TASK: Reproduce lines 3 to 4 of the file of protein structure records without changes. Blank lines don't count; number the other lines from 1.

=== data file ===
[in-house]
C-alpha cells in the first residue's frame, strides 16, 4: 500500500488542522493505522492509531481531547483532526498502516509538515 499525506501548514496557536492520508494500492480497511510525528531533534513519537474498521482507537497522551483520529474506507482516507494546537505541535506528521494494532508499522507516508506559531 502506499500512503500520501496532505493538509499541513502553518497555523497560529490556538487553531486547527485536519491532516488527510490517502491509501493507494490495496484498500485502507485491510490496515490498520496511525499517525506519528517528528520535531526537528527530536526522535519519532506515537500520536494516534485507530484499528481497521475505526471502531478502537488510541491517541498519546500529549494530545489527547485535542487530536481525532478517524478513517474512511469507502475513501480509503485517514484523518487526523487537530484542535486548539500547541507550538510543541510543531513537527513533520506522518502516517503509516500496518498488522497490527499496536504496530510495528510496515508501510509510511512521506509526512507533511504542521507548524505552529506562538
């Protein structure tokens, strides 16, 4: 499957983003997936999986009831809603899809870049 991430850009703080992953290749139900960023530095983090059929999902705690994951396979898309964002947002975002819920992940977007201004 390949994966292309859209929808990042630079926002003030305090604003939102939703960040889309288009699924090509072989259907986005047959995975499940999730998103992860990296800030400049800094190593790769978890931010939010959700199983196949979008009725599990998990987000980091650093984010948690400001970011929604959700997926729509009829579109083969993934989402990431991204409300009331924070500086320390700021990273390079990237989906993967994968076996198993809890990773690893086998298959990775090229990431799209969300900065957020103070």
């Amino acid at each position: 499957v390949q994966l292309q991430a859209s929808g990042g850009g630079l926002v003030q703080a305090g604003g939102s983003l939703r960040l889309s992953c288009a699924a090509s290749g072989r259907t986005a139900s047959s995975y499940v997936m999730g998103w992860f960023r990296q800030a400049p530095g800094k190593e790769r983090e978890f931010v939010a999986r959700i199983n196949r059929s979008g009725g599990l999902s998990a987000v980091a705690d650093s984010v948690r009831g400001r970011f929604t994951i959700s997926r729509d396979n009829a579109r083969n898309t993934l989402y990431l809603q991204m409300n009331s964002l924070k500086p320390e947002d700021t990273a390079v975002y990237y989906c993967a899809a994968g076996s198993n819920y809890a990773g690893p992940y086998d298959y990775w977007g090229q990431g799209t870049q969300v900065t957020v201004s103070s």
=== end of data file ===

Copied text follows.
């Protein structure tokens, strides 16, 4: 499957983003997936999986009831809603899809870049 991430850009703080992953290749139900960023530095983090059929999902705690994951396979898309964002947002975002819920992940977007201004 390949994966292309859209929808990042630079926002003030305090604003939102939703960040889309288009699924090509072989259907986005047959995975499940999730998103992860990296800030400049800094190593790769978890931010939010959700199983196949979008009725599990998990987000980091650093984010948690400001970011929604959700997926729509009829579109083969993934989402990431991204409300009331924070500086320390700021990273390079990237989906993967994968076996198993809890990773690893086998298959990775090229990431799209969300900065957020103070």
């Amino acid at each position: 499957v390949q994966l292309q991430a859209s929808g990042g850009g630079l926002v003030q703080a305090g604003g939102s983003l939703r960040l889309s992953c288009a699924a090509s290749g072989r259907t986005a139900s047959s995975y499940v997936m999730g998103w992860f960023r990296q800030a400049p530095g800094k190593e790769r983090e978890f931010v939010a999986r959700i199983n196949r059929s979008g009725g599990l999902s998990a987000v980091a705690d650093s984010v948690r009831g400001r970011f929604t994951i959700s997926r729509d396979n009829a579109r083969n898309t993934l989402y990431l809603q991204m409300n009331s964002l924070k500086p320390e947002d700021t990273a390079v975002y990237y989906c993967a899809a994968g076996s198993n819920y809890a990773g690893p992940y086998d298959y990775w977007g090229q990431g799209t870049q969300v900065t957020v201004s103070s």